What you can do to get it working, assuming you are compiling in Java 7 or later, is to put your "1", "2" etc in quotes to force the compiler to compare strings to strings.

Second case: Where are variables a, b, c, and d declared and initialized?

What you can do to get it working, assuming you are compiling in Java 7 or later, is to put your "1", "2" etc in quotes to force the compiler to compare strings to strings.

Second case: Where are variables a, b, c, and d declared and initialized?

Everything is theoretically impossible, until it is done. ~Robert A. Heinlein

Mark King

Ranch Hand

Posts: 55

Sev Marc

Greenhorn

Posts: 25

posted 2 years ago

First case: Scroll to the bottom of this page for an example of switch with strings. http://docs.oracle.com/javase/tutorial/java/nutsandbolts/switch.html

Second case: Not sure what you mean by initialized in the class package. Inside FractionsMain.java this is the first place I see those variables.

You cannot declare variables when calling a method. They have to be declared on a separate line and initialized to a meaningful value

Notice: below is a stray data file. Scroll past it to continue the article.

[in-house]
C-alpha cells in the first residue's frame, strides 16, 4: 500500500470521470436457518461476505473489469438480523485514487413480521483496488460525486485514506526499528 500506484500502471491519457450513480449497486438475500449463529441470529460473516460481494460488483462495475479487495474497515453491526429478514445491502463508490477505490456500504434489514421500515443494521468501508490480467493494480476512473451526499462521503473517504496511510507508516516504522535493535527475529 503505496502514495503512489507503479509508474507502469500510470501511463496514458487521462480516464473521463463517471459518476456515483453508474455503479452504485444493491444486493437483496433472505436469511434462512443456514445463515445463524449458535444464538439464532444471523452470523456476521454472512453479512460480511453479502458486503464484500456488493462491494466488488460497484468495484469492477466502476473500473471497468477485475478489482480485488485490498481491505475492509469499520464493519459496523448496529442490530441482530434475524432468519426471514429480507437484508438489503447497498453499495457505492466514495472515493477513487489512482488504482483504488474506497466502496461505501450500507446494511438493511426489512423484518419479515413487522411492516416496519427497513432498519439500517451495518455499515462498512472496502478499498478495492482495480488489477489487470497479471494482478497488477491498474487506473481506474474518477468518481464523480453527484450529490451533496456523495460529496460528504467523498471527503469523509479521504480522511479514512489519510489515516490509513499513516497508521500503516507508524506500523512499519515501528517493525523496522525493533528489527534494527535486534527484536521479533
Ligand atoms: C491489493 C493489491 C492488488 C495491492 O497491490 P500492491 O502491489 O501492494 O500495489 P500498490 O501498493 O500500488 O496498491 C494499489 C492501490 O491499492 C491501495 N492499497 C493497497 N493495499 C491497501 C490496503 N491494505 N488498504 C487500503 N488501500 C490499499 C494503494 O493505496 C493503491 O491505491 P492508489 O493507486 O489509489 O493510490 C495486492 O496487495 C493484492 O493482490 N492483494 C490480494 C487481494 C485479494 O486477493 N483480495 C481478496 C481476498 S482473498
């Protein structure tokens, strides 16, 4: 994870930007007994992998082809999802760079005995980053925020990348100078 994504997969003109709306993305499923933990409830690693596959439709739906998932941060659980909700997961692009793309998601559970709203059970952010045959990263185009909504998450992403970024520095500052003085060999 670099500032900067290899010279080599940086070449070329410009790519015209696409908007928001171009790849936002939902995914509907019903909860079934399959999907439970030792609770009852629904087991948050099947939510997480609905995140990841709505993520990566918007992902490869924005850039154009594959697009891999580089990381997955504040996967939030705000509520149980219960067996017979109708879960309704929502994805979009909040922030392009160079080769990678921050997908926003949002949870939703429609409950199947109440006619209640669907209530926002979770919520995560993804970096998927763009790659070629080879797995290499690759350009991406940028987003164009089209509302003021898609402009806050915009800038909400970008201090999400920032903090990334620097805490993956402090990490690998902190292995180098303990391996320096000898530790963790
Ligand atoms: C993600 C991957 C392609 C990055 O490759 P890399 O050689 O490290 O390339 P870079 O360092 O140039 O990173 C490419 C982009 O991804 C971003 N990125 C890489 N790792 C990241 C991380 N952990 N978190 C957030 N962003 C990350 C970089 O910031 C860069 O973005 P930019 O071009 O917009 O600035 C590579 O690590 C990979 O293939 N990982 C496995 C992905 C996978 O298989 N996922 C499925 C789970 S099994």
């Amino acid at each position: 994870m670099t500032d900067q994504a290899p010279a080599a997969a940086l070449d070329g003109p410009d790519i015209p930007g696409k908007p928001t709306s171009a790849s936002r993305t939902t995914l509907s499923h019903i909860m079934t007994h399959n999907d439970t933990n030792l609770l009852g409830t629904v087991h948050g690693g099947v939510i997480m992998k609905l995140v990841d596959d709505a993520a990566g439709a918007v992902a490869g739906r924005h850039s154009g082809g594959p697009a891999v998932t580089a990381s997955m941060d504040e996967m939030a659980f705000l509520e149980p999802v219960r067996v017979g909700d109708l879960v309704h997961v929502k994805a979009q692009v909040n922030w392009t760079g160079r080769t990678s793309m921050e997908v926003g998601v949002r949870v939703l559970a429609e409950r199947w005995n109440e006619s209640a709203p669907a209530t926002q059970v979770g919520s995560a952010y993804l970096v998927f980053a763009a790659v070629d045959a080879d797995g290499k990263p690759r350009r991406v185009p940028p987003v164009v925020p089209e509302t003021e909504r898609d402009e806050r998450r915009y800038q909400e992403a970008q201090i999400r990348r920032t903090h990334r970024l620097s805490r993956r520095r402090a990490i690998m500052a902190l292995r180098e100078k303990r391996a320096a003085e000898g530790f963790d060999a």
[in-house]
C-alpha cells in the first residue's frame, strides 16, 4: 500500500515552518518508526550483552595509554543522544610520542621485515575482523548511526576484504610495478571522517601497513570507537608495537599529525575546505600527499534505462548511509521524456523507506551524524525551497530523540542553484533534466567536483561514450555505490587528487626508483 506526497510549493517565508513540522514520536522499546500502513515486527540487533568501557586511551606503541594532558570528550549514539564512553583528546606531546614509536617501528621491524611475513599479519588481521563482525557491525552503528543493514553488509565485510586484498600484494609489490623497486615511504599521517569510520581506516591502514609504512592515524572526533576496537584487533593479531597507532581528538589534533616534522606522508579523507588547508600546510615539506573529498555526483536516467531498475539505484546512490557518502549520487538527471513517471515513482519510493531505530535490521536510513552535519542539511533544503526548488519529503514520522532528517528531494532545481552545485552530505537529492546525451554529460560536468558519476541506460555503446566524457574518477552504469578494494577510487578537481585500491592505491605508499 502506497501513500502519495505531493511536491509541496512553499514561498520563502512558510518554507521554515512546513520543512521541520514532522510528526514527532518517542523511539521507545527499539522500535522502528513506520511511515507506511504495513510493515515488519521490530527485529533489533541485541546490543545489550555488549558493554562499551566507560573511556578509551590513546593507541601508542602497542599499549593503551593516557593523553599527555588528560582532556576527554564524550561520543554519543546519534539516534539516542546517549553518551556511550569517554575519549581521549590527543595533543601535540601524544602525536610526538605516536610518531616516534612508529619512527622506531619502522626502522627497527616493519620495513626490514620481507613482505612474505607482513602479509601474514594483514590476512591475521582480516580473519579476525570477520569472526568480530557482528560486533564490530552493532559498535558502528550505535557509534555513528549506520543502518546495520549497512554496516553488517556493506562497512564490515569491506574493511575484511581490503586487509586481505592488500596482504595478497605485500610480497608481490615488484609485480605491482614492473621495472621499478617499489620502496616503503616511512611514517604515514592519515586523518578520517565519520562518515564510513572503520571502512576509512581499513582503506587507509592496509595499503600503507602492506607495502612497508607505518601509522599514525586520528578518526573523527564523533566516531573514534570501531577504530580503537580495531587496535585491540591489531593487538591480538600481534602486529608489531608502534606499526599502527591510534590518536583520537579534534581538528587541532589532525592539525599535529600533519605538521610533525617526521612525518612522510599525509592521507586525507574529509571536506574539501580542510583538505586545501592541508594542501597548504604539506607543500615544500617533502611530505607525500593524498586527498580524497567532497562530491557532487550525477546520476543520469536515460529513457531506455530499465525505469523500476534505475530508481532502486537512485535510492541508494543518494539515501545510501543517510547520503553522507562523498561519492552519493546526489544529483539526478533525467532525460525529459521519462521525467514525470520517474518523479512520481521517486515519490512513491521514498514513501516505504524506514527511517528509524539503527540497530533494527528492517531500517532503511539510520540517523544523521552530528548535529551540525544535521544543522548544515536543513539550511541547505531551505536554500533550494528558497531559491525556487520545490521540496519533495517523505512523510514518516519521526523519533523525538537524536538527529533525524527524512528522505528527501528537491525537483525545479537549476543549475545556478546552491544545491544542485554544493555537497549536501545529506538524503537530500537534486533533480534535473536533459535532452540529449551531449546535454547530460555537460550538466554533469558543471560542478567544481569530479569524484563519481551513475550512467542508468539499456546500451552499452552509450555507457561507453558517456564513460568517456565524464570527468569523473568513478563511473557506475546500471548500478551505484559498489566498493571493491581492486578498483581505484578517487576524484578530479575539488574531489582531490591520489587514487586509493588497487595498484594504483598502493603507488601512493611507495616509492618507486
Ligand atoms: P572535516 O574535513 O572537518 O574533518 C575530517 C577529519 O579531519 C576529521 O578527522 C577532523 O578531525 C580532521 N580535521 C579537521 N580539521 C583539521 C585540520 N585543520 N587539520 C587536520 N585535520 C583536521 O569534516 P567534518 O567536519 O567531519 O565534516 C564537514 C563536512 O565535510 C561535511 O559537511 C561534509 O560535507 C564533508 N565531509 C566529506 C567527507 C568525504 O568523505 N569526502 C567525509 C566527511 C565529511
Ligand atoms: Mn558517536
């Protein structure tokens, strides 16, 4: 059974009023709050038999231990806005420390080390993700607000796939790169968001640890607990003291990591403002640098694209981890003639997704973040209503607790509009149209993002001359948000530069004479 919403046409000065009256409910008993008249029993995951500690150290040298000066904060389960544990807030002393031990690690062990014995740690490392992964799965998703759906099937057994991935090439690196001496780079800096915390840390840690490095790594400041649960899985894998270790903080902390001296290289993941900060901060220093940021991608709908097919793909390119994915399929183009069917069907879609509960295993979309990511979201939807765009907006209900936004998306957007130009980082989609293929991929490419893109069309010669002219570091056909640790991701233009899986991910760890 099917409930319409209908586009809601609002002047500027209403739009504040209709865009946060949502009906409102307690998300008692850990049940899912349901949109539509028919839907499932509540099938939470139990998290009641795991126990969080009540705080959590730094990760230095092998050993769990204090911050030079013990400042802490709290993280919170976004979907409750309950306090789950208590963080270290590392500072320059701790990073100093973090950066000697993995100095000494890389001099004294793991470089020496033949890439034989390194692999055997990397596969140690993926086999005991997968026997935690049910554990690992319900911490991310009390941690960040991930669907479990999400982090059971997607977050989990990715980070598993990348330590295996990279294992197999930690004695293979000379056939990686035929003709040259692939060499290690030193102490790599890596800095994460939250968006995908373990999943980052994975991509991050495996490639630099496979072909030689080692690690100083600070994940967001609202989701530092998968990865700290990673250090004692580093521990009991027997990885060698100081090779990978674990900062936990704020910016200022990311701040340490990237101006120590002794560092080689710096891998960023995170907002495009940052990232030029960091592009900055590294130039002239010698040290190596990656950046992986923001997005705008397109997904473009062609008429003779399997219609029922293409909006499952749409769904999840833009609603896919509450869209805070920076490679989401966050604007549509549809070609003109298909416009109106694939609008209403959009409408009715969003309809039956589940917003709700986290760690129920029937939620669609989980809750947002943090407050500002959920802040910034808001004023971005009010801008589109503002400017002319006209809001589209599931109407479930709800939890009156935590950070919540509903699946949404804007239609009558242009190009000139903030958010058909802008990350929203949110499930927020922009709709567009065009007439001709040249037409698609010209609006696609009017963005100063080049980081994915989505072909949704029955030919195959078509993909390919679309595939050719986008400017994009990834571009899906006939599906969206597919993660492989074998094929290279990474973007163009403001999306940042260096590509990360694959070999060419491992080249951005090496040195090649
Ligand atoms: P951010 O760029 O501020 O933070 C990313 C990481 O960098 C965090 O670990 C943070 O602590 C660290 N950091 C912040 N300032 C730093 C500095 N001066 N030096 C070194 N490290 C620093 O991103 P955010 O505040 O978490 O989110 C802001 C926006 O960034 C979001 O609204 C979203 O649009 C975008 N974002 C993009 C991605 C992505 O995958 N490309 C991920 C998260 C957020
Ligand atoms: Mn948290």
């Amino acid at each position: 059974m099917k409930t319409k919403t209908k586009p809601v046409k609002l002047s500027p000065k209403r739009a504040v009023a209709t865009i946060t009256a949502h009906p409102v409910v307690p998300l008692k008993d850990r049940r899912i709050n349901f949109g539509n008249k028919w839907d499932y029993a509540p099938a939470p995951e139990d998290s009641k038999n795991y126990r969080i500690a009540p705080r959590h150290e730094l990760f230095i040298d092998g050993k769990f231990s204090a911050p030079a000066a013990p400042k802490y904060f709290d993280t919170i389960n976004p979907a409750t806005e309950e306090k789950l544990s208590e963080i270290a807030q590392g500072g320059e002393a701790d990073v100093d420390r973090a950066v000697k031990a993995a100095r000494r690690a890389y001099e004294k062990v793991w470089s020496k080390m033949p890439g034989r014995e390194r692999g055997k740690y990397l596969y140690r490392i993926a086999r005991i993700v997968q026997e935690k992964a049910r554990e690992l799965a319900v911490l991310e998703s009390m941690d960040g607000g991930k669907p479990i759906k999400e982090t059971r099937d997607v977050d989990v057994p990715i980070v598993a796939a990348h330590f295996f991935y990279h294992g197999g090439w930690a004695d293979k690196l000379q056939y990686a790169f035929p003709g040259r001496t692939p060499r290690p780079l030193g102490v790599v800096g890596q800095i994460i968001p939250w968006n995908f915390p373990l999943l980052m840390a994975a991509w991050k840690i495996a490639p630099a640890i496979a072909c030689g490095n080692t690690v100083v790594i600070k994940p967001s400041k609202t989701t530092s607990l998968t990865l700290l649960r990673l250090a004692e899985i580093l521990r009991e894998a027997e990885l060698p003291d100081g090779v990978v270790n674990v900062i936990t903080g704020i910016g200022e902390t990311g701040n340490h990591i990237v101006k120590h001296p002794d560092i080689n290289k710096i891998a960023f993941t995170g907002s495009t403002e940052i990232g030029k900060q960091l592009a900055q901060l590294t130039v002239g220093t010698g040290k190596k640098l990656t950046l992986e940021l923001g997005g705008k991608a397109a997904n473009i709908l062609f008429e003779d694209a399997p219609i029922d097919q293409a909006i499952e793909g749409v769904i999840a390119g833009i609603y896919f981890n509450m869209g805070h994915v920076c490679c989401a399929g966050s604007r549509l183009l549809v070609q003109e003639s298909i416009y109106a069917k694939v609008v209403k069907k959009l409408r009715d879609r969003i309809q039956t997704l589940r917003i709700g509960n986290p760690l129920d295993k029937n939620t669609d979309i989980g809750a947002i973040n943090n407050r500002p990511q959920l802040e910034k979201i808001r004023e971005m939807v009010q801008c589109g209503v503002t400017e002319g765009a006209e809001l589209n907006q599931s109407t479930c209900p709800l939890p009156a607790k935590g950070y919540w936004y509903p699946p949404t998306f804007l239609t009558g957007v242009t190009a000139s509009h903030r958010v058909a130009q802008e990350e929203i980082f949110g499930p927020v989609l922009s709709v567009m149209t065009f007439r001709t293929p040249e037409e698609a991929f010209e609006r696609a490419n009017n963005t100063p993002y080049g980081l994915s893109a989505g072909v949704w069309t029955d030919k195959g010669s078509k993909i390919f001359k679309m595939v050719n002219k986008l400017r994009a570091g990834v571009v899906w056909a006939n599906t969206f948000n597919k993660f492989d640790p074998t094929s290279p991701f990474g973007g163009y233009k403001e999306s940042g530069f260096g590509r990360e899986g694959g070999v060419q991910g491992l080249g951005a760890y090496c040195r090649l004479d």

Second case: Not sure what you mean by initialized in the class package. Inside FractionsMain.java this is the first place I see those variables.

You cannot declare variables when calling a method. They have to be declared on a separate line and initialized to a meaningful value

**before**they are used.Everything is theoretically impossible, until it is done. ~Robert A. Heinlein

Sev Marc

Greenhorn

Posts: 25

posted 2 years ago

All my errors are on line 16 and 17 now. I tried this but to no avail (not working)

int a = 0;

int b = 0;

int c = 0;

int d = 0;

Fractions f1 = new Fractions ( int a; int b);

Fractions f2 = new Fractions ( int c; int d);

its showing 'class' expected and that semi colons are expected .

int a = 0;

int b = 0;

int c = 0;

int d = 0;

Fractions f1 = new Fractions ( int a; int b);

Fractions f2 = new Fractions ( int c; int d);

its showing 'class' expected and that semi colons are expected .

Sev Marc

Greenhorn

Posts: 25

Sev Marc

Greenhorn

Posts: 25

Don't get me started about those stupid light bulbs. |